A Look at Lean Thinking

The fathers of Lean Thinking: Benjamin Franklin, Henry Ford, Taiichi Ohno[/caption]

Lean Thinking in a Nutshell

The Toyota Production System (TPS) is a production methodology that has become the top waste reduction standard for factories worldwide, and the concept behind it is known today as “lean thinking,” a multi-faceted approach to eliminating  waste in every aspect of a company’s operation. The focus of lean thinking and production is a united approach that doesn’t just involve top management; it includes the entire workforce.

A Brief History of “Lean Thinking”

Benjamin Franklin

While the term “lean thinking” was coined by James P. Womack and Daniel T. Jones in the 1990s during their in-depth study of Toyota’s legendary production system, the concepts behind lean thinking actually have a long history. There are documented examples of Benjamin Franklin’s lean thinking in regards to waste in his Poor Richard’s Almanack and The Way to Wealth.
He that idly loses 5s. worth of time, loses 5s., and might as prudently throw 5s. into the river.

(Poor Richards Almanack, 1737)

You call them goods; but, if you do not take care, they will prove evils to some of you. You expect they will be sold cheap, and perhaps they may for less than they cost; but, if you have no occasion for them, they must be dear to you. Remember what Poor Richard says; Buy what thou. hast no need of, and ere long thou shalt sell thy necessaries. . .

(The Way to Wealth, 1758)

Henry Ford

Fast forward a couple of hundred years to the American automotive industry and the “world’s first systematic lean thinker,” Henry Ford. Ford focused on the value creation process rather than assets or organizations. Ford abhorred waste and emphasized the need to analyze every step in every process to see if it created value; if the step did not create value, Ford felt the step should be eliminated. (Womack, “The Lean Way Forward At Ford.” The Lean Enterprise Institute, www.lean.org.) In My Life and Work (1922), Ford wrote these two short paragraphs that illustrate his concept of waste:
I believe that the average farmer puts to a really useful purpose only about 5% of the energy he expends…. Not only is everything done by hand, but seldom is a thought given to a logical arrangement. A farmer doing his chores will walk up and down a rickety ladder a dozen times. He will carry water for years instead of putting in a few lengths of pipe. His whole idea, when there is extra work to do, is to hire extra men. He thinks of putting money into improvements as an expense…. It is waste motion – waste effort that makes farm prices high and profits low.”
Ford claimed that Benjamin Franklin was a major influence on his business practices, which included Just-in-time manufacturing.

Toyota and Taiichi Ohno

Now we jump ahead a few years to Japan and Taiichi Ohno, who is considered the father of TPS and Lean Manufacturing. Ohno joined the Toyoda family’s Toyoda Spinning in 1932 and moved to the Toyota motor company in 1943 where he worked as a shop-floor supervisor and gradually rose through the ranks to become an executive. He devised the “Seven Wastes” model (or muda) as part of the Toyota Production System and wrote several books about TPS.  Ohno claimed that he learned what to do from reading Henry Ford’s books.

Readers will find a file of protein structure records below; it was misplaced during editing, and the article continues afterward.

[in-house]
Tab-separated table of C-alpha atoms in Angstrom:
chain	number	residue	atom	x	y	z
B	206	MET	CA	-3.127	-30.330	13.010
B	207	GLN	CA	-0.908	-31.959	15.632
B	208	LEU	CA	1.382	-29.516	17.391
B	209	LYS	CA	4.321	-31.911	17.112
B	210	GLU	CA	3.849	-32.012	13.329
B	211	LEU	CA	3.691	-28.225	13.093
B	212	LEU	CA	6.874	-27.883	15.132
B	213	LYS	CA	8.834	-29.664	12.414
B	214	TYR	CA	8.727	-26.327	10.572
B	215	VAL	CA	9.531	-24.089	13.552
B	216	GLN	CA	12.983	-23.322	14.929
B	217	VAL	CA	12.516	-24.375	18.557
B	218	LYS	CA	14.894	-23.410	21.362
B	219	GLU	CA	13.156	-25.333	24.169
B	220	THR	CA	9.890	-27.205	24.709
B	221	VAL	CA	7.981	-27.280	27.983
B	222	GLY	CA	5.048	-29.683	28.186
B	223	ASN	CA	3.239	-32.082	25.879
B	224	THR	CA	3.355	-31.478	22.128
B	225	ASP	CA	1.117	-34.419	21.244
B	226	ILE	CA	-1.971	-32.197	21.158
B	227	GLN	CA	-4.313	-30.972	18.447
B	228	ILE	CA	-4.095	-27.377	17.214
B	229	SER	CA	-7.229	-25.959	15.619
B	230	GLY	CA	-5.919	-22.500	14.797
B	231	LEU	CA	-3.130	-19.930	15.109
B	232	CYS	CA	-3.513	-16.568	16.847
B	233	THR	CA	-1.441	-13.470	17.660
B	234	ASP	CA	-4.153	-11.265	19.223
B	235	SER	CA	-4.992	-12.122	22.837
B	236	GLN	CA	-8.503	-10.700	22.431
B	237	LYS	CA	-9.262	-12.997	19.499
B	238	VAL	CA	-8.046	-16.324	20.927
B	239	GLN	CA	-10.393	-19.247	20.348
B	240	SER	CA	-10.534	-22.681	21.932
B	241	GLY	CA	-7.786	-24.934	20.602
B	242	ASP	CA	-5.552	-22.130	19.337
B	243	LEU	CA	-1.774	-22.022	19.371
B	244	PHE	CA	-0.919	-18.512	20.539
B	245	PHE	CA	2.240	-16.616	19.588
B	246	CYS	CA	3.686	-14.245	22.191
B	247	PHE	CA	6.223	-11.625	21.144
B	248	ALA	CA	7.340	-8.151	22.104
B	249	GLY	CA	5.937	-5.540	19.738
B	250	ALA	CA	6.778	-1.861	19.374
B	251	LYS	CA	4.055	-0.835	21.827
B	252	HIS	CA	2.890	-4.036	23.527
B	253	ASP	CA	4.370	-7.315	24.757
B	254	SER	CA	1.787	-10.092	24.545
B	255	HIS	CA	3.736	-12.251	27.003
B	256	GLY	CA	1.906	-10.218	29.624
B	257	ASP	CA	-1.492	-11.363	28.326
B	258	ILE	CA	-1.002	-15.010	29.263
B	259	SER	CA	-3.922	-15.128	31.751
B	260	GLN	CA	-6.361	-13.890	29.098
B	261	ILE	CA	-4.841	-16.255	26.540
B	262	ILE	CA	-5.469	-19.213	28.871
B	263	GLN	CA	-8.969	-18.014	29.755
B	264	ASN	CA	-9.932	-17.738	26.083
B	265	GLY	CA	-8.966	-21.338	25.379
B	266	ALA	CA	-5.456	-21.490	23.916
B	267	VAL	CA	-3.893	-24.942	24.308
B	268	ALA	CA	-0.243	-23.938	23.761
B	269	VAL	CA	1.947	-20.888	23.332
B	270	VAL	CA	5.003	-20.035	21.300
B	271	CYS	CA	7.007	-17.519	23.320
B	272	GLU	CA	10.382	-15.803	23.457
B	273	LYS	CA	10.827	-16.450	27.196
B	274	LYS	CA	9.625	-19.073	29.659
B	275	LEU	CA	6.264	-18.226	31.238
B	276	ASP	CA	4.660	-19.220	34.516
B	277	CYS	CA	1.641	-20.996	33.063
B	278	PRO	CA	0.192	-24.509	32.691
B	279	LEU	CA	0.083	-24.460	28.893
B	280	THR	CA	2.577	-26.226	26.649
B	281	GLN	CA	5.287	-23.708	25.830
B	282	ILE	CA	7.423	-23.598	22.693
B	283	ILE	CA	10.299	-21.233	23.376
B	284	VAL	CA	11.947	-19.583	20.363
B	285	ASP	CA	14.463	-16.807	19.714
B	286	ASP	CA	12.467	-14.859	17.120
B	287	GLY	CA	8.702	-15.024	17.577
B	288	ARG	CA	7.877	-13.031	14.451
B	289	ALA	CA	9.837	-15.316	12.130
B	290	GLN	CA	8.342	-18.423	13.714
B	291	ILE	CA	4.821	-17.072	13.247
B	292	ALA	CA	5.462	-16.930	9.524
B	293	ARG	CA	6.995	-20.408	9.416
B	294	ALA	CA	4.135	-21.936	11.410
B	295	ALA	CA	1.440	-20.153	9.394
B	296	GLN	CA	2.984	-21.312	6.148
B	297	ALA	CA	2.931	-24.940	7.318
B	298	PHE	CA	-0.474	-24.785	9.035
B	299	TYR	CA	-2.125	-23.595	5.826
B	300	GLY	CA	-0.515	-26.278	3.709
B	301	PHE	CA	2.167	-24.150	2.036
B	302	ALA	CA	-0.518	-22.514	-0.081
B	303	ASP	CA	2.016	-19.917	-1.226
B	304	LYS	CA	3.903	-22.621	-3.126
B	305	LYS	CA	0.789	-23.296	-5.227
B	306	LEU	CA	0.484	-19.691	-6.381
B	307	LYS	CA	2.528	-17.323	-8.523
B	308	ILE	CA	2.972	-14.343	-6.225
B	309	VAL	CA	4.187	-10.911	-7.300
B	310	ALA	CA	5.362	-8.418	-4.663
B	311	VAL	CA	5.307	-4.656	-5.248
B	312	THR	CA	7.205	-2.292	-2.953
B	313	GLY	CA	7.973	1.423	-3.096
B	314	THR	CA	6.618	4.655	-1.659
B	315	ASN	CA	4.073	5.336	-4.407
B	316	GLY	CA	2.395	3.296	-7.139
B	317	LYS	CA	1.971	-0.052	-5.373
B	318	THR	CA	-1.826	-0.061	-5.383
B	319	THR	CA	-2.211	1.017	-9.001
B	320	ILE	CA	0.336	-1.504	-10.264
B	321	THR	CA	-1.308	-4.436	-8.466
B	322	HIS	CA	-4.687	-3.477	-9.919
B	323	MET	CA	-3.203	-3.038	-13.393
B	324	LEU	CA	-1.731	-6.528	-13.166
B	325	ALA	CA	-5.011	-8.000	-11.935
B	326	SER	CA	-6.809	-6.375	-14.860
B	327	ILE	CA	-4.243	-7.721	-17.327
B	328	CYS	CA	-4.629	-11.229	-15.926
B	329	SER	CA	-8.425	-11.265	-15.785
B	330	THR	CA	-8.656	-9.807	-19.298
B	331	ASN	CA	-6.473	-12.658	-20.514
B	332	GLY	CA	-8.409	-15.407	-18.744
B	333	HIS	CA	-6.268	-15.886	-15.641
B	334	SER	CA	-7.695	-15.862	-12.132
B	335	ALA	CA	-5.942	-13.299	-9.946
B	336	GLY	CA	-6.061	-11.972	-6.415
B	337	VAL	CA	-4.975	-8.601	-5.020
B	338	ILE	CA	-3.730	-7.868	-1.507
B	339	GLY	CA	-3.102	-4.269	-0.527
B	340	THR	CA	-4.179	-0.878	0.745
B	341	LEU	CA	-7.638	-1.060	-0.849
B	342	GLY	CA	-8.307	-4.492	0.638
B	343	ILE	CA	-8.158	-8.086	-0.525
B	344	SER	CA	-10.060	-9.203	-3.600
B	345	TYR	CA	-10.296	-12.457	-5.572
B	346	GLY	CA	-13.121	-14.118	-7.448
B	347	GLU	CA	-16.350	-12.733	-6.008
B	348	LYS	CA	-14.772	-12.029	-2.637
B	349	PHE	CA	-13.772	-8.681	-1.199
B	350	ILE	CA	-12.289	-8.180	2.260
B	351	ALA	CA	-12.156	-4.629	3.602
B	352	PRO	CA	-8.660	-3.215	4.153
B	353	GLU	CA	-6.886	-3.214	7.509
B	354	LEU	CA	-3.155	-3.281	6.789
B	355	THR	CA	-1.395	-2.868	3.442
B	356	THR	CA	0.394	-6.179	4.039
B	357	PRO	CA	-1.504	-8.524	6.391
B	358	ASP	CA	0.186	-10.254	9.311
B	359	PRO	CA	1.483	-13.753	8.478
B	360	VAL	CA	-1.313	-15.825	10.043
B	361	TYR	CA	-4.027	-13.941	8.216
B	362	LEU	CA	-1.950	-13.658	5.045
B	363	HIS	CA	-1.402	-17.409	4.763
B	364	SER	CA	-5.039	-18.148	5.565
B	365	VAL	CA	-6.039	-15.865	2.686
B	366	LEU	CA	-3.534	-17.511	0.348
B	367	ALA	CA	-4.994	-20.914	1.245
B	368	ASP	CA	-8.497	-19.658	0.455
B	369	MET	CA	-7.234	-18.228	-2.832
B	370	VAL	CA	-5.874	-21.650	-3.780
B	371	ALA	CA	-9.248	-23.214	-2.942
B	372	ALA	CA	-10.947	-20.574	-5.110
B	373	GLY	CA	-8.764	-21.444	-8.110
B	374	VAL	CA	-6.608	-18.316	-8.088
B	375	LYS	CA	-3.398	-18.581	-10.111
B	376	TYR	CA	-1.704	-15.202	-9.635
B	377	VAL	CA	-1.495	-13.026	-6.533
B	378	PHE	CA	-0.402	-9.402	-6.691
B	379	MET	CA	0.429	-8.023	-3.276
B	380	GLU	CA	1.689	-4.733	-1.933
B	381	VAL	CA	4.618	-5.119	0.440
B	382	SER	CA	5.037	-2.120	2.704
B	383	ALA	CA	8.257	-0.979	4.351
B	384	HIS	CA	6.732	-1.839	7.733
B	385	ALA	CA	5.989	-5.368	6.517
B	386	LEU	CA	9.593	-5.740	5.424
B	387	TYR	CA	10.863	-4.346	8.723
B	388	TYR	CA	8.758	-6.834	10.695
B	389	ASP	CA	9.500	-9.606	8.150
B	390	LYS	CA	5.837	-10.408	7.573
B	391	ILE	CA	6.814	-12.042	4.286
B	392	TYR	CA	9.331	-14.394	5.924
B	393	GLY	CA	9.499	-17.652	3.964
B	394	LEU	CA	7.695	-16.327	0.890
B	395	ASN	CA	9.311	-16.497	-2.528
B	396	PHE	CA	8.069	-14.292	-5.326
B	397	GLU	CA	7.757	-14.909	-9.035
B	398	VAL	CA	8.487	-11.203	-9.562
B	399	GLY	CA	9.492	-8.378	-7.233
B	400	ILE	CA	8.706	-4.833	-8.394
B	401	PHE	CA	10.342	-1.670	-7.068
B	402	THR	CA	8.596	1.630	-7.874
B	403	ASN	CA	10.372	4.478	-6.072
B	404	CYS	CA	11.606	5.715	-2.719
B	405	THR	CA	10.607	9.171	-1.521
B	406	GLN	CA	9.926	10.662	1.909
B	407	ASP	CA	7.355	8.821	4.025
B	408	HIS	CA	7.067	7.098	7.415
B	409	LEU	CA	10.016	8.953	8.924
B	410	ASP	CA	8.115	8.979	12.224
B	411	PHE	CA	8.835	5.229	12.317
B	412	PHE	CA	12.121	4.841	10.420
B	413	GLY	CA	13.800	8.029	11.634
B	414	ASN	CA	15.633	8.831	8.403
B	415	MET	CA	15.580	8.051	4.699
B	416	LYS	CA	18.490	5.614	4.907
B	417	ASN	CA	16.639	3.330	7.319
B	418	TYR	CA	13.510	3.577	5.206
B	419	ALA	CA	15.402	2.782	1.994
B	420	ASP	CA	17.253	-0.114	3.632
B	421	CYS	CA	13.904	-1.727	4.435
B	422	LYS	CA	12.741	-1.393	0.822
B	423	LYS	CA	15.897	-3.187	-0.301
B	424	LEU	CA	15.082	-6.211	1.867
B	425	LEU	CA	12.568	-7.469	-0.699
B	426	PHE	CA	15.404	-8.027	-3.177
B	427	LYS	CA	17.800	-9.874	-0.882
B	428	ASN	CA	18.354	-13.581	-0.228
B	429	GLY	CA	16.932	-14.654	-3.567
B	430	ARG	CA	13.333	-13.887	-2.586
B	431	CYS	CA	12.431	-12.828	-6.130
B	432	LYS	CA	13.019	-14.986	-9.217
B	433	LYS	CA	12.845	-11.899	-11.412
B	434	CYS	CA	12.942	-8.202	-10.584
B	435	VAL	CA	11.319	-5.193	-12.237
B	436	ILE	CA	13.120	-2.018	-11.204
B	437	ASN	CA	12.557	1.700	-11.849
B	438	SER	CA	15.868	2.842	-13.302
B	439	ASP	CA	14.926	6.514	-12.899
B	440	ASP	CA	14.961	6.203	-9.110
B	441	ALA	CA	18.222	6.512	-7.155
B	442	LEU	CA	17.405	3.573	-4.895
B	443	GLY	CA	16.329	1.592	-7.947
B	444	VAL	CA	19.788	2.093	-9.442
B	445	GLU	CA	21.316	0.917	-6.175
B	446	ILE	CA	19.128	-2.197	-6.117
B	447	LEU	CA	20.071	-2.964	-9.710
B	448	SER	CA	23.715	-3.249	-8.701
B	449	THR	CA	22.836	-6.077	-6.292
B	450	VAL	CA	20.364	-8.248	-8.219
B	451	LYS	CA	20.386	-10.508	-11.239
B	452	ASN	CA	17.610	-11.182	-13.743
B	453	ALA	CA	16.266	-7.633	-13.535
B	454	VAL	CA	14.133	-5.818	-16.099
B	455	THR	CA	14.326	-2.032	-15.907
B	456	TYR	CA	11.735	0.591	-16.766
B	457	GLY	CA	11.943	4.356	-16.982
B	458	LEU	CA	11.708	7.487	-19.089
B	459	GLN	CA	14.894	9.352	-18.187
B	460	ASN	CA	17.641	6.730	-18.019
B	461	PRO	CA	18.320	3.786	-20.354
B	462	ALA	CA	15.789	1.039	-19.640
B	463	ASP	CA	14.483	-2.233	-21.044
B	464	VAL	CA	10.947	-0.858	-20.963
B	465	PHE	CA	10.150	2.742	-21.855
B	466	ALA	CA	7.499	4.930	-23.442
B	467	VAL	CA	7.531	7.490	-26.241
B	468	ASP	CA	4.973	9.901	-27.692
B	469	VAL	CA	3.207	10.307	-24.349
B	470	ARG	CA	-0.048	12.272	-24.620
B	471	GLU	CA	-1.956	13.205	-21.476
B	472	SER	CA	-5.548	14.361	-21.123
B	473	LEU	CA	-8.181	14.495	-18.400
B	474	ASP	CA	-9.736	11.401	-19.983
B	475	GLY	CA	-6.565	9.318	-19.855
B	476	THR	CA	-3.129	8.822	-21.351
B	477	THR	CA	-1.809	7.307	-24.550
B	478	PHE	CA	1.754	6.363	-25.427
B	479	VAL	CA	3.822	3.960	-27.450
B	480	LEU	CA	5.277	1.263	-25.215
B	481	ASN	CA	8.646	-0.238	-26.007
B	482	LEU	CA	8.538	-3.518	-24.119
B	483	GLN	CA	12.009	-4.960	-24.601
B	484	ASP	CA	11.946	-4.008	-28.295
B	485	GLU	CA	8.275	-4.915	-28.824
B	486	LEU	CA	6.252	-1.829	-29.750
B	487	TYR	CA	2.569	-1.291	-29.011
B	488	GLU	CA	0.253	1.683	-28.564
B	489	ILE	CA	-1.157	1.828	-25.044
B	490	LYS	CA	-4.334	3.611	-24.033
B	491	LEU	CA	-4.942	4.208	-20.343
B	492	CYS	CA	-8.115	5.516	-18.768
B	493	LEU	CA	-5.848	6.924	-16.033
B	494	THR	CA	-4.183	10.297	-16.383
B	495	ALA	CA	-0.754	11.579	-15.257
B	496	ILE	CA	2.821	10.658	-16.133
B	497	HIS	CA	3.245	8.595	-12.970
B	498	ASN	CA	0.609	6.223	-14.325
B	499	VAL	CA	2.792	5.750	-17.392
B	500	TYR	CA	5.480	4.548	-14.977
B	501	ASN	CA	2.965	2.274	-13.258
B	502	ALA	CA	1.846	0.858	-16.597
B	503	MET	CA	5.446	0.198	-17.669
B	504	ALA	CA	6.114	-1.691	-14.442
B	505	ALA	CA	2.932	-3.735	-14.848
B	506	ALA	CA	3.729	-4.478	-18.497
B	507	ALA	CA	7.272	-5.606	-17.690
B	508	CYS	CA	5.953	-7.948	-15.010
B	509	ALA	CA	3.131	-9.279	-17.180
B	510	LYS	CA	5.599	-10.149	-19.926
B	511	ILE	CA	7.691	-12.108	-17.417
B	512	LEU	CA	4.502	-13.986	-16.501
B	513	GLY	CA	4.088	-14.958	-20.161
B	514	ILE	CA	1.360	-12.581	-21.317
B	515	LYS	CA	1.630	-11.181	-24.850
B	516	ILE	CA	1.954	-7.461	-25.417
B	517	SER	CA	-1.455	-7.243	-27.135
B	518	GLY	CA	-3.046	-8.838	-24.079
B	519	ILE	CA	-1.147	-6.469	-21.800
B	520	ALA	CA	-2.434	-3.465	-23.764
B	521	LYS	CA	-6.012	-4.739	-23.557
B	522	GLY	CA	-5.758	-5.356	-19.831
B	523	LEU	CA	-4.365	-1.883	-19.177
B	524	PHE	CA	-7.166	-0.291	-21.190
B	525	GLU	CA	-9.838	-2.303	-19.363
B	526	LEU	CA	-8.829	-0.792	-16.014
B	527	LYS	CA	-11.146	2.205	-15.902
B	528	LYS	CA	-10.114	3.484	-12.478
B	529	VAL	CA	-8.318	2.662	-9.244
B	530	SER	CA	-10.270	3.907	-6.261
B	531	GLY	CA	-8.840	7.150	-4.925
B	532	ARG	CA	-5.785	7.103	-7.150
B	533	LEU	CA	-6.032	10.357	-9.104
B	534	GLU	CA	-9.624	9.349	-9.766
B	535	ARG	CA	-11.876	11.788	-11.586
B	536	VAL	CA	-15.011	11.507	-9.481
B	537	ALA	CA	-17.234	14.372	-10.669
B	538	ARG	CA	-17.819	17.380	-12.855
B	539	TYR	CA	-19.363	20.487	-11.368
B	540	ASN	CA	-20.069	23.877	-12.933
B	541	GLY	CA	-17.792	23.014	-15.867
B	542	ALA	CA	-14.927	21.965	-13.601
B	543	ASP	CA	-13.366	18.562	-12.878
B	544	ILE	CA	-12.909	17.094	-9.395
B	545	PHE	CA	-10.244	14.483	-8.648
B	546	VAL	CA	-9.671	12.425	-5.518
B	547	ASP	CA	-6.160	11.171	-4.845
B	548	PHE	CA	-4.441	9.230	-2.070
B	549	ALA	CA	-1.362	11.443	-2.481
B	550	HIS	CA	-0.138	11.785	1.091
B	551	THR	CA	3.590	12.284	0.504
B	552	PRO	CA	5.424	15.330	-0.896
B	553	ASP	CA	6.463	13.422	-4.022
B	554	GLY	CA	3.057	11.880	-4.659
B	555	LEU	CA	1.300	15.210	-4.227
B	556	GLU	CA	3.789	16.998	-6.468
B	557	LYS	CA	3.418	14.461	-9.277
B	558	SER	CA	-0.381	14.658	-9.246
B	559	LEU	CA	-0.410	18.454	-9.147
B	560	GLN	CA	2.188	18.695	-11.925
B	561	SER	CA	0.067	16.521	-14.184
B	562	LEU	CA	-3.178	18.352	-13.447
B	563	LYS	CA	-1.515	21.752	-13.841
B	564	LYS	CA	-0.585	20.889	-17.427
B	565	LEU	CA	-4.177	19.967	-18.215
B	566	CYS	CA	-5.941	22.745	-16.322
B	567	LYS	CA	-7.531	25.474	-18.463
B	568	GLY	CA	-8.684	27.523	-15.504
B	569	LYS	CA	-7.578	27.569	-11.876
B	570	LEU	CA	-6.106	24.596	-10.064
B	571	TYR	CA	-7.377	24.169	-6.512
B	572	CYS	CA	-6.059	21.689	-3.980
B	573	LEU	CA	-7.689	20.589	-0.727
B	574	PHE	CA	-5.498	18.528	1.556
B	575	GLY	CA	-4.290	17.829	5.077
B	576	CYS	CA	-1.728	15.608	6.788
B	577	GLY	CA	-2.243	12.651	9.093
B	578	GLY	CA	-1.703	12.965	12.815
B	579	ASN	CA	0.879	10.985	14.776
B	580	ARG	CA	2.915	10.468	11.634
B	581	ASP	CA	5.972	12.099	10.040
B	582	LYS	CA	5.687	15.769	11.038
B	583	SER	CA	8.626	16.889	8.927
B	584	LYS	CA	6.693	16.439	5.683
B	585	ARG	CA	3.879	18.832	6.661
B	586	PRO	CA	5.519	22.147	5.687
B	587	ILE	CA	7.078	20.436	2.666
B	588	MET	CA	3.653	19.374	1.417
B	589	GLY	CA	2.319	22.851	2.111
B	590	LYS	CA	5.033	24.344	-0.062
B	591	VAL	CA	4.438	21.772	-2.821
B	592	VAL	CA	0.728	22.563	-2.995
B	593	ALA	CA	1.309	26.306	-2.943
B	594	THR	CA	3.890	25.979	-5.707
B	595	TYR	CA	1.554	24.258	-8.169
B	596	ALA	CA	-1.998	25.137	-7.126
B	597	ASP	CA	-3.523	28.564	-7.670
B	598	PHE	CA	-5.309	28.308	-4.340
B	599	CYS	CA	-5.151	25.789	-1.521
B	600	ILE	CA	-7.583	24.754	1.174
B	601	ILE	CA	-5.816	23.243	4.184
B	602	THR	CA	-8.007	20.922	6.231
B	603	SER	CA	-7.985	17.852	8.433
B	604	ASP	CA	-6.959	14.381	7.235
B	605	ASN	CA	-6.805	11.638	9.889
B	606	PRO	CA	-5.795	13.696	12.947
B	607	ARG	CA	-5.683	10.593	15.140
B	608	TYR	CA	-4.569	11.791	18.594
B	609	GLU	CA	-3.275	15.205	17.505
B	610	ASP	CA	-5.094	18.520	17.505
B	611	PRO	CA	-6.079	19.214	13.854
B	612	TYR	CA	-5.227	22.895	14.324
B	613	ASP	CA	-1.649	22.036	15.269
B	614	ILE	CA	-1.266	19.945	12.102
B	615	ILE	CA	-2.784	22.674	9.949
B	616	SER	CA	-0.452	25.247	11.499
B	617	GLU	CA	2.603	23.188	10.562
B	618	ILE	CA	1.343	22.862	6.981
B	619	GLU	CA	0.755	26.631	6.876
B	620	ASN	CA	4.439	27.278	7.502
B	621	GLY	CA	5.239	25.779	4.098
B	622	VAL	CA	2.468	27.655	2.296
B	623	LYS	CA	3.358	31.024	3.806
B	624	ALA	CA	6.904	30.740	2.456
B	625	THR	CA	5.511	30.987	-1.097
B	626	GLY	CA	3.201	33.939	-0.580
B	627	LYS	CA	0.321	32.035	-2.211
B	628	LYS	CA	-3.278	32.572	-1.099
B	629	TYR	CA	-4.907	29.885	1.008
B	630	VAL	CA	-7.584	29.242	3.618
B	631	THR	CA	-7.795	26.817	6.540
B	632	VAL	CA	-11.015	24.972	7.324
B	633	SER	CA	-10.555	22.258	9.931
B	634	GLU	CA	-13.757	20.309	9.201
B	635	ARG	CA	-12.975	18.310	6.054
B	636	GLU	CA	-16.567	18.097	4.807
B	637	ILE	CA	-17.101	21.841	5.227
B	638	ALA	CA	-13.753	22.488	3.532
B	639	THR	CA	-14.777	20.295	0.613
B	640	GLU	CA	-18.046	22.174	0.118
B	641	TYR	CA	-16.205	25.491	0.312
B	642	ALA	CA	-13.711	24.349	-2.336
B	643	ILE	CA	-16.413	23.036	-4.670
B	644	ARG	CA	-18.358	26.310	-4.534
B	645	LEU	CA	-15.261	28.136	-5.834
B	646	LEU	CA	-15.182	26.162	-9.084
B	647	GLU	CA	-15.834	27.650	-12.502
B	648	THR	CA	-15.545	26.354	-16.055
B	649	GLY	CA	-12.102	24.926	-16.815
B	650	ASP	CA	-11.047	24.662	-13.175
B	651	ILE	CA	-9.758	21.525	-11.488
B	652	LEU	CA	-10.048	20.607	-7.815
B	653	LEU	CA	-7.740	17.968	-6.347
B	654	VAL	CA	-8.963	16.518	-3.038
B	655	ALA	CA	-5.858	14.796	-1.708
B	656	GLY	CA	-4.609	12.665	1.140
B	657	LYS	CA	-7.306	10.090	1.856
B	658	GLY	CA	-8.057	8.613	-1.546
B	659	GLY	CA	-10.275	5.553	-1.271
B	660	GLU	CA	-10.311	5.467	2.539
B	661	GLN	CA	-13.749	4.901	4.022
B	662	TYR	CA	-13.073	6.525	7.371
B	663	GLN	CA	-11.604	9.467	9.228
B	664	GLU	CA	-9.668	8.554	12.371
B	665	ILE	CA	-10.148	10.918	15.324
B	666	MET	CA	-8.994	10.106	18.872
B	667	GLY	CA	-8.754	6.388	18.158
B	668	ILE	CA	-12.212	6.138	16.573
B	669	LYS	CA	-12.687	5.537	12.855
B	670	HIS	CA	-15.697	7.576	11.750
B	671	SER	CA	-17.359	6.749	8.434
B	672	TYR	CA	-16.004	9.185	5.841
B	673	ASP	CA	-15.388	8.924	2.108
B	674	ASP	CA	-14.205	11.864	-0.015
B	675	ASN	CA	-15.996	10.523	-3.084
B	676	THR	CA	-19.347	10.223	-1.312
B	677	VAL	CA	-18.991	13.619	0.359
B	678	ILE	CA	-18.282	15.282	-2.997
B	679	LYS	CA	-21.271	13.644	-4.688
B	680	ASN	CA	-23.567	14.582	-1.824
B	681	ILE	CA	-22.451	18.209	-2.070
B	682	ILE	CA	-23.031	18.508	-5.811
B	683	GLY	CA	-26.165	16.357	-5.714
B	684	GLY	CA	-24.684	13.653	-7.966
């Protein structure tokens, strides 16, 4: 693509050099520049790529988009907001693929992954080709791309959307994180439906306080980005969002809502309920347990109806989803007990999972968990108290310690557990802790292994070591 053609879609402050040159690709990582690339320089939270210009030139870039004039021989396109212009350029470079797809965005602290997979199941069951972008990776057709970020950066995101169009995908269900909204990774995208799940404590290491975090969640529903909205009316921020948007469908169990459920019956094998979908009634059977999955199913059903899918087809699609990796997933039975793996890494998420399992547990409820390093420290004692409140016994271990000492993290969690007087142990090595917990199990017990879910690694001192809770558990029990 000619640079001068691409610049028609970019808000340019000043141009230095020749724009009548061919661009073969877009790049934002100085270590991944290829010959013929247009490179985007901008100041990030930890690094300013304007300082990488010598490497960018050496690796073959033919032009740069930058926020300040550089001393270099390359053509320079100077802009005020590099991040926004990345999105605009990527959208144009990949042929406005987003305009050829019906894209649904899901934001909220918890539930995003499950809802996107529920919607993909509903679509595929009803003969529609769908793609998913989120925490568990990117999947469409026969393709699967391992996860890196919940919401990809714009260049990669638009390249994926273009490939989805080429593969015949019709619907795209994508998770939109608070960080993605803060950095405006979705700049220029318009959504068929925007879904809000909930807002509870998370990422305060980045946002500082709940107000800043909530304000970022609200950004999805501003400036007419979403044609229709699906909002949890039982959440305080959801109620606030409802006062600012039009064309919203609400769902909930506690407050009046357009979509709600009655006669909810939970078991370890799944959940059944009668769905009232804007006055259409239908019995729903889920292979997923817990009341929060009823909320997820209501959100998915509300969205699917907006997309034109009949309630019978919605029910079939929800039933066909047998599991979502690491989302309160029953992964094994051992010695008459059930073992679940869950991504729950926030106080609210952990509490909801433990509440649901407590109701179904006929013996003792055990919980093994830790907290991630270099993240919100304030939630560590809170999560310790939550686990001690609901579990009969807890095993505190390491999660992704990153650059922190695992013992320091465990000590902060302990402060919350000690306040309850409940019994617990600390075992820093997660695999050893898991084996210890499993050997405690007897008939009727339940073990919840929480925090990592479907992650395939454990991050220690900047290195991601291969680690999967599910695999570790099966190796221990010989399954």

Lean Thinking and Waste

Muda is a Japanese word meaning futility; uselessness; wastefulness. In Lean Thinking it is defined as any expense that does not help produce value in the operation. The original seven muda are:
  • Transportation (moving products that are not actually required)
  • Inventory (all components, work-in-progress, and finished product not being processed)
  • Motion (people or equipment moving or walking more than necessary)
  • Waiting (waiting for the next production step)
  • Overproduction (production ahead of demand)
  • Over Processing (due to poor tool or product design)
  • Defects (the time and effort involved in inspecting and fixing defects)
In 2003, Womack defined an eighth muda: manufacturing goods or services that do not meet customer demand or specifications. Some other additional wastes  added, and universally accepted are:
  • Working to the wrong metrics or no metrics at all
  • Not utilizing a complete worker (not allowing them to contribute ideas)
  • Improper use of computers (not having the proper software, time spent surfing, playing games, etc.)

“5 Whys” Technique Used in Lean Thinking

How does one reduce waste or solve problems? By asking why? –at least 5 times. The 5 Whys is an iterative interrogative technique used to explore the cause-and-effect relationships underlying the problem. Sakichi Toyoda developed the technique in the 1930s and it’s still used today. This simple technique can often direct you quickly to the root or roots of a problem, but the key is to avoid assumptions and logic faults and trace the chain of causality to a root cause. This problem-solving technique uses counter-measures rather than solutions.  A counter-measure is an action that seeks to prevent the problem arising again, while a solution may only deal with the symptom. When asking “why” produces no more useful responses, you will have revealed (hopefully) the nature of the root cause and can develop counter-measures that will prevent the problem from recurring. Lean Thinking is a big topic! We’ll be exploring more in future posts, so stay tuned! We understand the impact of operational costs on any size business and we are committed to helping our customers increase efficiency and profitability through lower material expenditures and cost efficient design solutions. For more information on how we can help you increase efficiency and profitability, contact us here or call 800-230-8846 now to speak to a warehousing  expert.  

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